I have had some background retinopathy and some neuropathy, including some delayed stomach emptying. This was worsening before I adopted this new regimen and was concerning me greatly. I tried my best to get really good blood glucose levels and applied the current Diabetes Association and professional medical, diabetes ducators and dietitians high carbohydrate, low glycaemic advice. But I could not achieve continuously near normal glucose levels and was having more and more severe hypos as a result as well. The current advice did not work.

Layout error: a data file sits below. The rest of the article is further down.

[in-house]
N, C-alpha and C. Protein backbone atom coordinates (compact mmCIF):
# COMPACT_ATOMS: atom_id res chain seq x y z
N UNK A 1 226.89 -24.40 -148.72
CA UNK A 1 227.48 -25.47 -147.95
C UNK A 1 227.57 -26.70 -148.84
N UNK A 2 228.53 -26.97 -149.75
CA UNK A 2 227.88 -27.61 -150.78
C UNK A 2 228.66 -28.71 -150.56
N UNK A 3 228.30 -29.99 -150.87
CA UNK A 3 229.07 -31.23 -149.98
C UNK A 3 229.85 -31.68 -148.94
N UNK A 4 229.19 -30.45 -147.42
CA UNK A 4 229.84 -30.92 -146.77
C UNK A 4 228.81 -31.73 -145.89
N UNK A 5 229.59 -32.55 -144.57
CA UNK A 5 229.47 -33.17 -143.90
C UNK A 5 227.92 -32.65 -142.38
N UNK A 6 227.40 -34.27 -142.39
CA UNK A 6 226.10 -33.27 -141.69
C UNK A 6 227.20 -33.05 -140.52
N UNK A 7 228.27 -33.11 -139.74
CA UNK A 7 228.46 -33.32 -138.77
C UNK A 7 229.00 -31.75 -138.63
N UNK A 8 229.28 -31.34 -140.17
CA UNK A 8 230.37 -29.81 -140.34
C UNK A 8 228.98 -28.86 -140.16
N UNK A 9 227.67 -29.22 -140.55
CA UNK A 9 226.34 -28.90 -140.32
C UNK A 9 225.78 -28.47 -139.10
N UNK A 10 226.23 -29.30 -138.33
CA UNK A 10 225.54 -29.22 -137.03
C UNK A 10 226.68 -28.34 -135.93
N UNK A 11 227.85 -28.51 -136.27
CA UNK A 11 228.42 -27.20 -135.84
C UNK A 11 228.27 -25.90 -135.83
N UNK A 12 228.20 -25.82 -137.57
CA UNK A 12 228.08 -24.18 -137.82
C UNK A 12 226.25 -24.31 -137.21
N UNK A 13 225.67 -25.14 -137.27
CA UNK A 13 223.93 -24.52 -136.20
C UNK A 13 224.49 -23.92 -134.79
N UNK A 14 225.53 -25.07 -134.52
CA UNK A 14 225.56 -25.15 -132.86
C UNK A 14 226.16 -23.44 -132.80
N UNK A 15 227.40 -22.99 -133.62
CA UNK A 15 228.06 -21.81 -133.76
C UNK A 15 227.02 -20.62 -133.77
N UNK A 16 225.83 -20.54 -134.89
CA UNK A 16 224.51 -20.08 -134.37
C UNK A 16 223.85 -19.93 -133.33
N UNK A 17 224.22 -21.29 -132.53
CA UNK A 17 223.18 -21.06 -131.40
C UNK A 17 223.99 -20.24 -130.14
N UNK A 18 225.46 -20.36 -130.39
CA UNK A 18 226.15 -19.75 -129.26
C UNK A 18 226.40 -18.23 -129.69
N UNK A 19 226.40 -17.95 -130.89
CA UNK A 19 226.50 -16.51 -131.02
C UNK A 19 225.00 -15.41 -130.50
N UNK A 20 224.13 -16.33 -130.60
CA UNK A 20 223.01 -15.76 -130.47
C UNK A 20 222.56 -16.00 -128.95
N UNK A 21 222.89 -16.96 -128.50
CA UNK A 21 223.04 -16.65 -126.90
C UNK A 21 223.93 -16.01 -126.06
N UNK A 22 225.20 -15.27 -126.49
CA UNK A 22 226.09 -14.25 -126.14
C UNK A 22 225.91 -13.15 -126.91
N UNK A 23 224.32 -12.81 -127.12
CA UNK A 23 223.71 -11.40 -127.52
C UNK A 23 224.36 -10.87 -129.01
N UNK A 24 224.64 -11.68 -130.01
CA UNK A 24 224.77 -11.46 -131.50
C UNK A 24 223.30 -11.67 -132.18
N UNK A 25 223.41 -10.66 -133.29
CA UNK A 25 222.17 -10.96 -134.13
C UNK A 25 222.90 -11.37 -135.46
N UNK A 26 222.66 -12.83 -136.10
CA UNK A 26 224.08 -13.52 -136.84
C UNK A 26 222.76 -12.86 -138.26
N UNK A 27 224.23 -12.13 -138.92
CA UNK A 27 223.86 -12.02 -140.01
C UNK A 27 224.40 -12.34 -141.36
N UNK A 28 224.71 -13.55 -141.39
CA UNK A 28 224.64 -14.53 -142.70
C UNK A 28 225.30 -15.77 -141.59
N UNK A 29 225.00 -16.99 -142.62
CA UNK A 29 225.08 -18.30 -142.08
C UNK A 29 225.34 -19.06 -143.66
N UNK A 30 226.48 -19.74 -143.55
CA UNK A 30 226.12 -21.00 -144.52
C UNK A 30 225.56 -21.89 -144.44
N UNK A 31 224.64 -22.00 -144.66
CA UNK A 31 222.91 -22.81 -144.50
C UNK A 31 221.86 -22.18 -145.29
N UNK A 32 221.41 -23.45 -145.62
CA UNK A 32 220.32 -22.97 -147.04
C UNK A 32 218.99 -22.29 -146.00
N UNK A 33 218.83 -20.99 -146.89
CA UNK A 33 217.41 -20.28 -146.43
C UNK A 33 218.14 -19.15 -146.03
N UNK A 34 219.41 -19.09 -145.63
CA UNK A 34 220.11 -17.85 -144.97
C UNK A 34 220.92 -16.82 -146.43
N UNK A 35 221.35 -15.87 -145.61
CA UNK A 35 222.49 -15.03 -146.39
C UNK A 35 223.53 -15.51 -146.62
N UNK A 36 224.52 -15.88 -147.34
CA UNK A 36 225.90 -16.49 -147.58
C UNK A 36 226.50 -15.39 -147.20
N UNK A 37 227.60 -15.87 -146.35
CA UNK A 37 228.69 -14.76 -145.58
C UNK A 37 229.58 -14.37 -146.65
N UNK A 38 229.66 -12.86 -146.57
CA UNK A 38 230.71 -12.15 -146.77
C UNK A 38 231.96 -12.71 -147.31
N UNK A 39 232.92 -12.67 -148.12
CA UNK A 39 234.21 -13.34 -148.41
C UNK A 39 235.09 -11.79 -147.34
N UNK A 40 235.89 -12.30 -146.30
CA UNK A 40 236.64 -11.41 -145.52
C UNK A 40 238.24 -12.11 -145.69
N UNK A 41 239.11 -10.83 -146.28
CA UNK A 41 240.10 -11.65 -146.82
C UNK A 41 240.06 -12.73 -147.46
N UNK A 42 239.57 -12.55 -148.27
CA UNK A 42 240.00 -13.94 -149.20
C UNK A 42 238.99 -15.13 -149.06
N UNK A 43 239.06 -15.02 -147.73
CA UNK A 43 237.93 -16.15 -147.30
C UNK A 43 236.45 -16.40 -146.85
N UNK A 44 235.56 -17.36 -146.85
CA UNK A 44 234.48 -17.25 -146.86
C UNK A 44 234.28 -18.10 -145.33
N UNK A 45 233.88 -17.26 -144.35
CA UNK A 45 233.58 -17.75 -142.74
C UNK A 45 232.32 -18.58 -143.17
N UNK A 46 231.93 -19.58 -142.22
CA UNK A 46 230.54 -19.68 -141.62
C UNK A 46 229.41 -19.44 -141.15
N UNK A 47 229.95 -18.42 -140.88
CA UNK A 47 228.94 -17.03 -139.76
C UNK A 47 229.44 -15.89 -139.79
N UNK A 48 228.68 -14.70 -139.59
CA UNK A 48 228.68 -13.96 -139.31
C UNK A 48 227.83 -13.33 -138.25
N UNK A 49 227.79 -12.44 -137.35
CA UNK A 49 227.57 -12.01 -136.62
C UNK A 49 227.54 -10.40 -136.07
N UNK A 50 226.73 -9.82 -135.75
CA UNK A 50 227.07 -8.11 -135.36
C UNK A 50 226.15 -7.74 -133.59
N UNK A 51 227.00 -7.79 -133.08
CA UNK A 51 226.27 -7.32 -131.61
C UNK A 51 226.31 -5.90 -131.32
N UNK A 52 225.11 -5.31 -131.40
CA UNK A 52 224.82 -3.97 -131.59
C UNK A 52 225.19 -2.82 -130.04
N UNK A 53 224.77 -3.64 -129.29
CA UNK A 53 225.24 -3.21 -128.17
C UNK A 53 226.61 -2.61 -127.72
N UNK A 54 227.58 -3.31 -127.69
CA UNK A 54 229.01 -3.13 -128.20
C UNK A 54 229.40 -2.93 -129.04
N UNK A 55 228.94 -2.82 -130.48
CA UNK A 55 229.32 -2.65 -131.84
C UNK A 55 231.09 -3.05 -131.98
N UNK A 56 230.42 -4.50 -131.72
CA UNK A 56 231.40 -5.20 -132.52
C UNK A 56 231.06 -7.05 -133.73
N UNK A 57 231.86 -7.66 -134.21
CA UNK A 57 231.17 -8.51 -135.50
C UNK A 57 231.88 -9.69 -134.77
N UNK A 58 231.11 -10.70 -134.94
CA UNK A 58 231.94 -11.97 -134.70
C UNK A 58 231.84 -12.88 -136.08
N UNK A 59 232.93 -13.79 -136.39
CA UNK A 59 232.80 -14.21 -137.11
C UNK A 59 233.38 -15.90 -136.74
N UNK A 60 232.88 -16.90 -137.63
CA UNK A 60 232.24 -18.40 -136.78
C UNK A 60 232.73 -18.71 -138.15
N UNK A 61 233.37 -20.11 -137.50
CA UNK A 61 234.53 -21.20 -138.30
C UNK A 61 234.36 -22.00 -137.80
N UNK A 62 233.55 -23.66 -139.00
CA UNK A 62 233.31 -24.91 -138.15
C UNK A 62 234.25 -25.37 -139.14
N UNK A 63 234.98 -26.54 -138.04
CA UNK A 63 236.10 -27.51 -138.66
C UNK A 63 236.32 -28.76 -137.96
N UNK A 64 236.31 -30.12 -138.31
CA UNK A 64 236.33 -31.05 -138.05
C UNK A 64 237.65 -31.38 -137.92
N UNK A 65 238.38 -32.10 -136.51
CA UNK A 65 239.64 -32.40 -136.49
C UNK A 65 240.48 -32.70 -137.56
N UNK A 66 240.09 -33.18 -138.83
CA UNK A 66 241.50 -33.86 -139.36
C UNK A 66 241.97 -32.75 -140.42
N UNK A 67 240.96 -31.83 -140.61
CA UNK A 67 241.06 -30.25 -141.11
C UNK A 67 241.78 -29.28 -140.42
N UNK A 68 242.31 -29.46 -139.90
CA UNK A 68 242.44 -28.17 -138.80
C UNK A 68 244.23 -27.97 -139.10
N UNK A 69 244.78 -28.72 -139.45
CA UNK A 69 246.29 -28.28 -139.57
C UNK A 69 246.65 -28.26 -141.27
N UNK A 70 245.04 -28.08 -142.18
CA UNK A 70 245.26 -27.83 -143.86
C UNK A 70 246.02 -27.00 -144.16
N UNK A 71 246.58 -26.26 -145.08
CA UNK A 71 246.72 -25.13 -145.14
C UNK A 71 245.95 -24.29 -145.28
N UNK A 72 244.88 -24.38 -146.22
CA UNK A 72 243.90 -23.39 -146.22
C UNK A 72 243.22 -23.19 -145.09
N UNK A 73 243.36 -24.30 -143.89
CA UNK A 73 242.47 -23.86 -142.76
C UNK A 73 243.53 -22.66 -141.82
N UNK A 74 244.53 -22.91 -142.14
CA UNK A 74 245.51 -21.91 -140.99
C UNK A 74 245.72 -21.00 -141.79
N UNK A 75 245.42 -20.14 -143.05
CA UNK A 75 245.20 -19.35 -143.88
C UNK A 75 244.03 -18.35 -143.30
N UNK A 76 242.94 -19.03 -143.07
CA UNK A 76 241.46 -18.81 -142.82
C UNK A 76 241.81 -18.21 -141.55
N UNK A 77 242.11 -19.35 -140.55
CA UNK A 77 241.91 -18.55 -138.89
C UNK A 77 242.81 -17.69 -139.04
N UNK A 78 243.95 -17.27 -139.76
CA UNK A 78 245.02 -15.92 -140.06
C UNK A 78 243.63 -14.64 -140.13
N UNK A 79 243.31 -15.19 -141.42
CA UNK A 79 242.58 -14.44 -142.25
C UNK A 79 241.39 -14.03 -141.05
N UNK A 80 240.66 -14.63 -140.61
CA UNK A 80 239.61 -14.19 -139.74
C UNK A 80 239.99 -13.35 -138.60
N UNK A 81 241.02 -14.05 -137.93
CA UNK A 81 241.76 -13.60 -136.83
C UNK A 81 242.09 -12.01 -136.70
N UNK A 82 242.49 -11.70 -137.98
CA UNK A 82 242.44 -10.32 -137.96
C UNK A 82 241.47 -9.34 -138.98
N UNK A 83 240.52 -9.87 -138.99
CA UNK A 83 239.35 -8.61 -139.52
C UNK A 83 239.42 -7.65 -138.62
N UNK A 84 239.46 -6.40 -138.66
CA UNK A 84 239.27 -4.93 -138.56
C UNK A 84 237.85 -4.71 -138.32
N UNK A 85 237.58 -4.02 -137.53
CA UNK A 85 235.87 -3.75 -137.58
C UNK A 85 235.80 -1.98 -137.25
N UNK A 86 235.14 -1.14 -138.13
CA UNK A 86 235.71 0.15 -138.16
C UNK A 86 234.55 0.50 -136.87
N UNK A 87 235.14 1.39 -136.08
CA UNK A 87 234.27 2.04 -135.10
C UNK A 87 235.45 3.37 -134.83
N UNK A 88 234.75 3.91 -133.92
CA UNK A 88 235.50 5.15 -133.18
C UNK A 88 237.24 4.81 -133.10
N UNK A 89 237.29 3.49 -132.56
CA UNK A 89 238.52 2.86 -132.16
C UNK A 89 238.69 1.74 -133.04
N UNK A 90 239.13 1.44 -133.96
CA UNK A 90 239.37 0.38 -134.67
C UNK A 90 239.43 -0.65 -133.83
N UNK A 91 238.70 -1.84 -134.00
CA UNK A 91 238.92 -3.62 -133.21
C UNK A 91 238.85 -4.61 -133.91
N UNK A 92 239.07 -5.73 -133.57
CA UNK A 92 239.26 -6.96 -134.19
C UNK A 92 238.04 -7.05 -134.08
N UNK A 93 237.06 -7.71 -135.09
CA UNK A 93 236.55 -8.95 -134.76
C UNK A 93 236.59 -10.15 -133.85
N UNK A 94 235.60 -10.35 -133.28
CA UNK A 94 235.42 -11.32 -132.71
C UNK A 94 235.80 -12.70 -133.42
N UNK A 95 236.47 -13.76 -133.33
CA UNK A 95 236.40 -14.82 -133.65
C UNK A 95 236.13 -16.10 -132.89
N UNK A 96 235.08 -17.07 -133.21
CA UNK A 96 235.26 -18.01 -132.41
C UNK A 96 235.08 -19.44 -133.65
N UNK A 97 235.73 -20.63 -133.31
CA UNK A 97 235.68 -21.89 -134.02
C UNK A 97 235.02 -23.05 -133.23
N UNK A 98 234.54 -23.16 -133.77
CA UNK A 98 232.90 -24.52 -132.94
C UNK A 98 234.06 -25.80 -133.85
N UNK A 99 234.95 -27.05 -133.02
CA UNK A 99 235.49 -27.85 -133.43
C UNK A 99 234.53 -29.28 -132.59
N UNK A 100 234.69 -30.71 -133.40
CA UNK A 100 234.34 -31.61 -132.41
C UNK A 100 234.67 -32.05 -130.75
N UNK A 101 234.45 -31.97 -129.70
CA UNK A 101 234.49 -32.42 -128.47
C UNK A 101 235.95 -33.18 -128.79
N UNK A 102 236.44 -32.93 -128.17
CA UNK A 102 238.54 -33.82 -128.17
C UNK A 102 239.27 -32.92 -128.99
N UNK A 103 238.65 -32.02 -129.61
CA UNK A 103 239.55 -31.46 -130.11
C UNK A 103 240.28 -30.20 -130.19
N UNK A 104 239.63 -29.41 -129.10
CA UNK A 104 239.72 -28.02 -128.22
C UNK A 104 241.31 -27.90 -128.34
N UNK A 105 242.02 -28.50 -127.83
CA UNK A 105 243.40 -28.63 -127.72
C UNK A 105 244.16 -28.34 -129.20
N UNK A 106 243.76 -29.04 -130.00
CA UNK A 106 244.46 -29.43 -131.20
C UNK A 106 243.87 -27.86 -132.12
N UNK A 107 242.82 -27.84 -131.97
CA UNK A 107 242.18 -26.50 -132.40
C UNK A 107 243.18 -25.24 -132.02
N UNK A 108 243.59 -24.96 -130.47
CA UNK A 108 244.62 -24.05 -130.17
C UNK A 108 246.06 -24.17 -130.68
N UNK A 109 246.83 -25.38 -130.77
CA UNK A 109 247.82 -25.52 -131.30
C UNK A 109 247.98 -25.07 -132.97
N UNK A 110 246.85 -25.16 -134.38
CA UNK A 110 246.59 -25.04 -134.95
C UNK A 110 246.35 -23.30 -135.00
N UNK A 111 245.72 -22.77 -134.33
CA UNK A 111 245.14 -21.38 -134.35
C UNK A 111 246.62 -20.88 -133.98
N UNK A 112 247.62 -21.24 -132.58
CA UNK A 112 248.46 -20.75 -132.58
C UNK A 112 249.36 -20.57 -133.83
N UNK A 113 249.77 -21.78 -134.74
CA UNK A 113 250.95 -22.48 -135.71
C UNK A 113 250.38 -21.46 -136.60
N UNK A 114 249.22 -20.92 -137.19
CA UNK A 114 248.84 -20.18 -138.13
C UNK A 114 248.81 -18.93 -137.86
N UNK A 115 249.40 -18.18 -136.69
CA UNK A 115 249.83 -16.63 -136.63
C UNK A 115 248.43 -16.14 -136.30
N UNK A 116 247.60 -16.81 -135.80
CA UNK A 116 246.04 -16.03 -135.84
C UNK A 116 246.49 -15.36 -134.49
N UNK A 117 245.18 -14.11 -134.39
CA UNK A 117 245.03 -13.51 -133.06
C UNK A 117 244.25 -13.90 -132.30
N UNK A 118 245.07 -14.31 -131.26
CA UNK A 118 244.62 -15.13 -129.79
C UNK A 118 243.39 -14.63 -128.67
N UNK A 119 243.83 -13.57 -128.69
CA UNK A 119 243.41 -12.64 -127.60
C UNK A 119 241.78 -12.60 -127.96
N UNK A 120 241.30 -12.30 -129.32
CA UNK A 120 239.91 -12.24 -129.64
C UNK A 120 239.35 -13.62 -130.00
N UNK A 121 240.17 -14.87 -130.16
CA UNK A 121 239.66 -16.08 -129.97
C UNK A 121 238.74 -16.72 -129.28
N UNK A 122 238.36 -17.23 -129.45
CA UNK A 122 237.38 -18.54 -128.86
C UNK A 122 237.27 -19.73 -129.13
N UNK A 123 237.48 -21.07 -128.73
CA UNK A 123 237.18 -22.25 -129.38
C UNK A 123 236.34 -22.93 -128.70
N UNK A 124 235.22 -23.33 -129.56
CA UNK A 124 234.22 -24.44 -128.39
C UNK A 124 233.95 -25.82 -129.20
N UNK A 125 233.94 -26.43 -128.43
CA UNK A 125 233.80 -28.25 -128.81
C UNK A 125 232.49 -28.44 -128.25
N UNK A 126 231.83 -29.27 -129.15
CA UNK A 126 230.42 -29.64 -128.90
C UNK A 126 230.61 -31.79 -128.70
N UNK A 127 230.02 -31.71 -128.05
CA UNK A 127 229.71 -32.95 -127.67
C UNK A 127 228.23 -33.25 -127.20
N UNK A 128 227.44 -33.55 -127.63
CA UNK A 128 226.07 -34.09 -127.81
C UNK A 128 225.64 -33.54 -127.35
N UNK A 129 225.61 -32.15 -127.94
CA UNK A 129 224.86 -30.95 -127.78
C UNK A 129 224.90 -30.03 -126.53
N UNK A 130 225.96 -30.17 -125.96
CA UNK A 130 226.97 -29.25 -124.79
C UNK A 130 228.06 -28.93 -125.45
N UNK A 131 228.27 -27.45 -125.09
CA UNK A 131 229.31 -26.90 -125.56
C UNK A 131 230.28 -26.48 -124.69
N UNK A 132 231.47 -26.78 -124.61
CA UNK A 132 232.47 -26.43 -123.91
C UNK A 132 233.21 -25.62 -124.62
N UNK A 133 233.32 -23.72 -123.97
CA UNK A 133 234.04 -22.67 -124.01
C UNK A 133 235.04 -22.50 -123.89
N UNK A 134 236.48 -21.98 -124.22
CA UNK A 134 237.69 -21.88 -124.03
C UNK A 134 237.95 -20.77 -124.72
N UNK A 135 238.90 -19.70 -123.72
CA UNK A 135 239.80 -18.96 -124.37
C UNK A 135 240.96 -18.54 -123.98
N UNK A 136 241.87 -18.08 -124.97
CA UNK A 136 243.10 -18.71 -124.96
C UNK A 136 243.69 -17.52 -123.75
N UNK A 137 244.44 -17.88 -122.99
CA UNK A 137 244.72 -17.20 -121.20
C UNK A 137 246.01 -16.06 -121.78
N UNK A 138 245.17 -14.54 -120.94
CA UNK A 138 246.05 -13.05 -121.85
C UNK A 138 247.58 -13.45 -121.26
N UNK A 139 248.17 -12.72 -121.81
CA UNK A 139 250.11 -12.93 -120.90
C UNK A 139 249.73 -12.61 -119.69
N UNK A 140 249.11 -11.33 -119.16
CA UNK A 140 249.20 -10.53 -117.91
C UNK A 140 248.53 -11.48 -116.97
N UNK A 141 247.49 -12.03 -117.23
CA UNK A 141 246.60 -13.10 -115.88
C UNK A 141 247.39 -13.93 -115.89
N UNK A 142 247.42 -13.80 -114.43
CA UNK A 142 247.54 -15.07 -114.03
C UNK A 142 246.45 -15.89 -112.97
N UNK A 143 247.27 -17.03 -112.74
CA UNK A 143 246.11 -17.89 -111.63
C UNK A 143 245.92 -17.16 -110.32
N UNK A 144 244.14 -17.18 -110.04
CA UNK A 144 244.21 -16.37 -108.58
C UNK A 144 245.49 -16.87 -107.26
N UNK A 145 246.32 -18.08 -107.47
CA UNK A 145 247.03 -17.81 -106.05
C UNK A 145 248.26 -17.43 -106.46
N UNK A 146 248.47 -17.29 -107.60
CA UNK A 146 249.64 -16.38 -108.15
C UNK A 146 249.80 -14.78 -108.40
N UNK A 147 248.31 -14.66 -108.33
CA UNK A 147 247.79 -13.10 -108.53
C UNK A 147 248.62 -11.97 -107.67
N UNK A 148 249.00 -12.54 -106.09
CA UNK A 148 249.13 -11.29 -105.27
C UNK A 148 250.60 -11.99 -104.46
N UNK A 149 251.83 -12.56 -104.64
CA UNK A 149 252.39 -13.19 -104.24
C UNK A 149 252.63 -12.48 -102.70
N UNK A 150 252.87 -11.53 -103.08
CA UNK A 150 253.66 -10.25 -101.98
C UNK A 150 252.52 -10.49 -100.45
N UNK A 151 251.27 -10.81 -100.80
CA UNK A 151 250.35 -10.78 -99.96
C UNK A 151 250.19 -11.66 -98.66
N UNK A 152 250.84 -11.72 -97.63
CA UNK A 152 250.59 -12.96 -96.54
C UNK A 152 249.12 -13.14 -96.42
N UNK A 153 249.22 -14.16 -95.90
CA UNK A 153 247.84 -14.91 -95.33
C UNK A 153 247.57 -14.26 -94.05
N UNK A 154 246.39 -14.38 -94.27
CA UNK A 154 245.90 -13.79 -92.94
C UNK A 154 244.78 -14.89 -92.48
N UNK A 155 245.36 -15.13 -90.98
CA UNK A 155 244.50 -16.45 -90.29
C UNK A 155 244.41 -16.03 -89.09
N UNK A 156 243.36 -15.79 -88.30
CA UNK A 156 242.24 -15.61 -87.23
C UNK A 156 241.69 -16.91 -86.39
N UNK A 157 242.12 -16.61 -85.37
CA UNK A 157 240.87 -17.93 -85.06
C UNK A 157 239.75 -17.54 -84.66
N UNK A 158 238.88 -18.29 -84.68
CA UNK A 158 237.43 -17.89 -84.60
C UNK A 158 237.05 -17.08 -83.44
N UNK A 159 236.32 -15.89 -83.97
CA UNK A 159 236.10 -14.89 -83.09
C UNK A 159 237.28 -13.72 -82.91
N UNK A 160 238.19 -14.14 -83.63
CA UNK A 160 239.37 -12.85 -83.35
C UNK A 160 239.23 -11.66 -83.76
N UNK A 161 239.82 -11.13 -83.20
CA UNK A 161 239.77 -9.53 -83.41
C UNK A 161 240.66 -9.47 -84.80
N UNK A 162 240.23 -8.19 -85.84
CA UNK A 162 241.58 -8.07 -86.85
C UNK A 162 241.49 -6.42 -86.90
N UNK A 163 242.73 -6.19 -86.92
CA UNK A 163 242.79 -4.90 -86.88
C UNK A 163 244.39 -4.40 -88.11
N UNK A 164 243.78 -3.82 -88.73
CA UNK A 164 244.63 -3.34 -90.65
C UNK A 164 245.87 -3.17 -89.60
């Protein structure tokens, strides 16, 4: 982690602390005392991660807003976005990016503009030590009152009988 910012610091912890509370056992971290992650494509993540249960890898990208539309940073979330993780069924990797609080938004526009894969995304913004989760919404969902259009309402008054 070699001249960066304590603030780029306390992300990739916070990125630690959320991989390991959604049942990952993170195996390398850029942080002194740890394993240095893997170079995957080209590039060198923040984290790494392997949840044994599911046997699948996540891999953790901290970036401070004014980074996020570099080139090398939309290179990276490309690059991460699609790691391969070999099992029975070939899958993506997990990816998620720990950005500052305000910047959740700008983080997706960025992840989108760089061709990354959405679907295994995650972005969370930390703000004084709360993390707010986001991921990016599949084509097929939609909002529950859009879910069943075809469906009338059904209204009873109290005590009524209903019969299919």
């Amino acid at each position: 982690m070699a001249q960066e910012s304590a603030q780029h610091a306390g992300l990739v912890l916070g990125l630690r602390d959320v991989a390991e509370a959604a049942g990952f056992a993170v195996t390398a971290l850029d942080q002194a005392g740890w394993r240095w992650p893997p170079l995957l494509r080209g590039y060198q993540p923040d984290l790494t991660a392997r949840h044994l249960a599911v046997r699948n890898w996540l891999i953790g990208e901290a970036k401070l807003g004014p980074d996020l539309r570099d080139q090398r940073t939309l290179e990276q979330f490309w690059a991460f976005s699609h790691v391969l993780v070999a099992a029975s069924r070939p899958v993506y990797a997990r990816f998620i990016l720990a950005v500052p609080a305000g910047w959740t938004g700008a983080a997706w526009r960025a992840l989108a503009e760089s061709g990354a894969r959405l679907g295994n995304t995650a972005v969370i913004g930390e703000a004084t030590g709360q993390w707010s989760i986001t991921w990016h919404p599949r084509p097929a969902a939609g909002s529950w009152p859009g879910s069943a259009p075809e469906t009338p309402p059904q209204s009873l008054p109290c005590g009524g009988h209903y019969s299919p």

Low carbohydrate food plan In 1998, through the many contacts I had made, I became aware of another approach – the low carbohydrate, low glycaemic index food plan together with much lower insulin doses and a choice of protein intake. I also visited a diabetes center in New York that specialises in this. Its Director Dr Richard Bernstein has had type 1 diabetes for over 50 years. He adopted this food plan many years ago after a lot of experimentation and reported that his diabetes control dramatically improved. I was also interested in this approach, as I had observed over many years that when my carbohydrate intake was lower, my blood sugar improved. This further encouraged me to try this very different food plan, while remaining sceptical and looking for results. I was intrigued by reports of normal HbA1cs in Dr Bernstein’s book1 and internet site https://diabetes-normalsugars.com, news reports and from personal accounts. The low carbohydrate diet was and continues to be discussed a lot in the USA and elsewhere and there is increasing discussion in diabetes journals and at conferences.